Patient Protection and Affordable Care Act

Patient Protection & Affordable Care Act

Beware the Rush to Presumption

The Patient Protection and Affordable Care Act (ACA) of 2010 is generating numerous new regulations that will significantly affect the way Americans access health care. But a new study by Jerry Ellig of the Mercatus Center and Christopher Conover of Duke University finds that in 2010, in the rush to implement key regulations for the ACA, agencies sped through the process of regulatory analysis. When compared to regulatory analysis for economically significant regulations in previous years, the regulatory analysis accompanying the ACA rules was substantially lower quality and produced poorly substantiated claims about the ACA's benefits and costs.

In this respect, the ACA regulations resemble the Bush administration’s first major homeland security regulations. Both reflected a president’s signature high-priority issue, but both were accompanied by low-quality regulatory analysis that reads more like an attempt to justify, rather than inform, decisions.

Ellig and Conover produced three working papers and two short policy briefs analyzing the shortcomings of the analysis of the ACA regulations and recommend ways to reform the regulatory process to encourage the use of better regulatory analysis that improves rulemaking in the future.


"Christopher Conover and Jerry Ellig of the Mercatus Center at George Mason University, in a trio of forthcoming papers, systematically examine every rule issued to date to create the new health-care entitlement...They conclude that 'the federal government used a fast-track process of regulatory analysis that failed to comply with its own standards, and produced poorly substantiated claims about the ACA's benefits and costs'—including an upward bias for benefits, a downward bias for costs, and numerous material omissions. Little wonder for a law that contains the phrase "the Secretary shall" 1,563 times."
"Badly Written Bad Rules: New studies show the quality of federal regulation is plummeting," The Wall Street Journal, December 28, 2011

"Agencies are generally rewarded and expected to get regulations out rather than being rewarded for making the right decisions or using good analysis to make decisions."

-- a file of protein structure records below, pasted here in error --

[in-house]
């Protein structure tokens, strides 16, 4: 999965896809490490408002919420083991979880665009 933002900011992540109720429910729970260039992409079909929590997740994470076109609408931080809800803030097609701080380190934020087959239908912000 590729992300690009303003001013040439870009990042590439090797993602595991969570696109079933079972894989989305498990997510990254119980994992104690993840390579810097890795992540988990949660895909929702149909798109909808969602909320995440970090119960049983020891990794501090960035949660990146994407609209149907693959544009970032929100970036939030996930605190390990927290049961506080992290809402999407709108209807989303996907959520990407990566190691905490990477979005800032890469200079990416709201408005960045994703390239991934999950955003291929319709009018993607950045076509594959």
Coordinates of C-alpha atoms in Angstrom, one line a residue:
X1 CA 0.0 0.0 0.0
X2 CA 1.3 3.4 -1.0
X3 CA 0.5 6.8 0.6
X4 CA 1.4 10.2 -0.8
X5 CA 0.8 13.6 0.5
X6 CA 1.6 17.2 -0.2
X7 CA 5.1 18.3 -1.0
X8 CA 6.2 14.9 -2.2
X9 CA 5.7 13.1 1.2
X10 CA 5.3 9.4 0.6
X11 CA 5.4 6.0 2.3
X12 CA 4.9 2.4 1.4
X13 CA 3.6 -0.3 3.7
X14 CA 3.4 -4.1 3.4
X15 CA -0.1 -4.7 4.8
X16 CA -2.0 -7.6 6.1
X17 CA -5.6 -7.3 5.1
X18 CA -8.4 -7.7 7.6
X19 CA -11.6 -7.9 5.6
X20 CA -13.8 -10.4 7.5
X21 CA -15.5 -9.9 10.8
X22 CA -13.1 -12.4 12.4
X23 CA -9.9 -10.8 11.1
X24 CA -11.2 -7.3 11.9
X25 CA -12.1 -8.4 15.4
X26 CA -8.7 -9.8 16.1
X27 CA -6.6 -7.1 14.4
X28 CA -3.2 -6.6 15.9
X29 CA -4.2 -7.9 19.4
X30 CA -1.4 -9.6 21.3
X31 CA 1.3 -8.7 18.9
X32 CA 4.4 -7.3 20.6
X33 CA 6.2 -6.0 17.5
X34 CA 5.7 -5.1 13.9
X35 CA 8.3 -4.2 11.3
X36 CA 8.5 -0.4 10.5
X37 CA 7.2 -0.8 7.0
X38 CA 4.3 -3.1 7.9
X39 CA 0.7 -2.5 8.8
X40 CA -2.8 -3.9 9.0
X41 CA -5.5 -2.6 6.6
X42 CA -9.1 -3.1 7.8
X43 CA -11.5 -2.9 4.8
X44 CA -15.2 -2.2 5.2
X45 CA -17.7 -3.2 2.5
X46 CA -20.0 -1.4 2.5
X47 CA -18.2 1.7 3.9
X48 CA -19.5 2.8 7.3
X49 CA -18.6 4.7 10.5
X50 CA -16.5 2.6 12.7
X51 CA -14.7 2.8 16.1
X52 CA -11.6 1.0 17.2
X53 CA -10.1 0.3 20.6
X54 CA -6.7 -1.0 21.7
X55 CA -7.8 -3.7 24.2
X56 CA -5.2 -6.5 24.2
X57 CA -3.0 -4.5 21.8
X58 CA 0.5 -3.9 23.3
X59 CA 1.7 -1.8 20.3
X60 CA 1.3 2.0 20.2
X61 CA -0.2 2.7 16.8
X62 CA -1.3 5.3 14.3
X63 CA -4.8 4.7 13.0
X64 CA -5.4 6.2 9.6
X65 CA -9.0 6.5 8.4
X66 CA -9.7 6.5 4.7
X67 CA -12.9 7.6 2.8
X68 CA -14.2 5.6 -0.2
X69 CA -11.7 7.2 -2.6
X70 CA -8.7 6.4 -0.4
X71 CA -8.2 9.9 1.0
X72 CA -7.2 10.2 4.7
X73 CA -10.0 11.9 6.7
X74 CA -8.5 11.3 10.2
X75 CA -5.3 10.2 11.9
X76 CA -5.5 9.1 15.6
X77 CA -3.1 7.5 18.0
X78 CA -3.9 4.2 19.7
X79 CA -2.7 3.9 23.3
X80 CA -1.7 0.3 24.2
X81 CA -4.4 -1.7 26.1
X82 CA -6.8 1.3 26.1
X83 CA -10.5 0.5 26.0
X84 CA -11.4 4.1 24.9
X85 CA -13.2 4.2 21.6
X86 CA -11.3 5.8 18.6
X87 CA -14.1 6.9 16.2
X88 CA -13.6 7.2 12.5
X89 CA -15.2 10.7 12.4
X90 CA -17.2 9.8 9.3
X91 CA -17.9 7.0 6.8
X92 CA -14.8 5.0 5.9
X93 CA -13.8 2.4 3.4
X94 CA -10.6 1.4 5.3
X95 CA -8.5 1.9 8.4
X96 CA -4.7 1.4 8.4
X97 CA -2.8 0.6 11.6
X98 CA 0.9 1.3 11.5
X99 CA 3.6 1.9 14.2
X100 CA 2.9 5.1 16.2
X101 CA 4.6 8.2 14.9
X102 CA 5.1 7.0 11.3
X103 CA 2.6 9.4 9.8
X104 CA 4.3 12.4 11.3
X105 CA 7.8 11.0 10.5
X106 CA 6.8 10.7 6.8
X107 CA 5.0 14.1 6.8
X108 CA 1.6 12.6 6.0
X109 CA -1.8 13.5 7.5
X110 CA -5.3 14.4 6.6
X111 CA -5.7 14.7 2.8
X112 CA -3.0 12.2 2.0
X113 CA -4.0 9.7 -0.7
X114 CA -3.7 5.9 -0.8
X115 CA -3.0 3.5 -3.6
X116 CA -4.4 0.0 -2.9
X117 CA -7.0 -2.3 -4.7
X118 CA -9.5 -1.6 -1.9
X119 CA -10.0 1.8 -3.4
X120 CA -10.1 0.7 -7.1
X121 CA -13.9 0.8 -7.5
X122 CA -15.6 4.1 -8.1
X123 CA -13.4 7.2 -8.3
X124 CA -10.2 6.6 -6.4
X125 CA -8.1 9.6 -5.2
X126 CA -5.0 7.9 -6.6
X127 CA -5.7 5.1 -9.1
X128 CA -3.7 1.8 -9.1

- Jerry Ellig interviewed on The Federal Drive with Tom Temin, "Institutional problems get in the way of regulation analysis," Federal News Radio, January 3, 2012

"First, [the federal government] decides what it wants. Then it writes a regulation. Then it does an analysis to justify the regulation. In other words, a procedure of “ready, fire, then aim. This disoriented approach helped to bring about many of the more than 165,000 pages of federal regulations, close to 20,000 added in the past few years, according to the Mercatus Center at George Mason University."
- Tait Trussell, "How Regulations Work: Ready, Fire, Aim!" Front Page Magazine, January 5, 2012

“Based on the analysis produced for these regulations, we can’t tell [how many Americans will benefit from the ACA]—and neither can the federal government.”
- Jerry Ellig Q&A, "Affordable Care Act Study Shows Billions of Dollars In Hidden Costs,", January 9, 2012


Interim Final Rules Report Cards

Mercatus Center's Regulatory Report Card project

Research from these working papers utilized the methodology of the Mercatus Center's Regulatory Report Card project

Research Summary

ACA Summary The study includes three working papers and two Mercatus on Policies that are available by scrolling down the page. Click here for a brief overview of the key findings.

Regulatory Studies Program Contact

James Broughel
Program Associate for Regulatory Studies
phone: 703-993-8182

Report Card Graders

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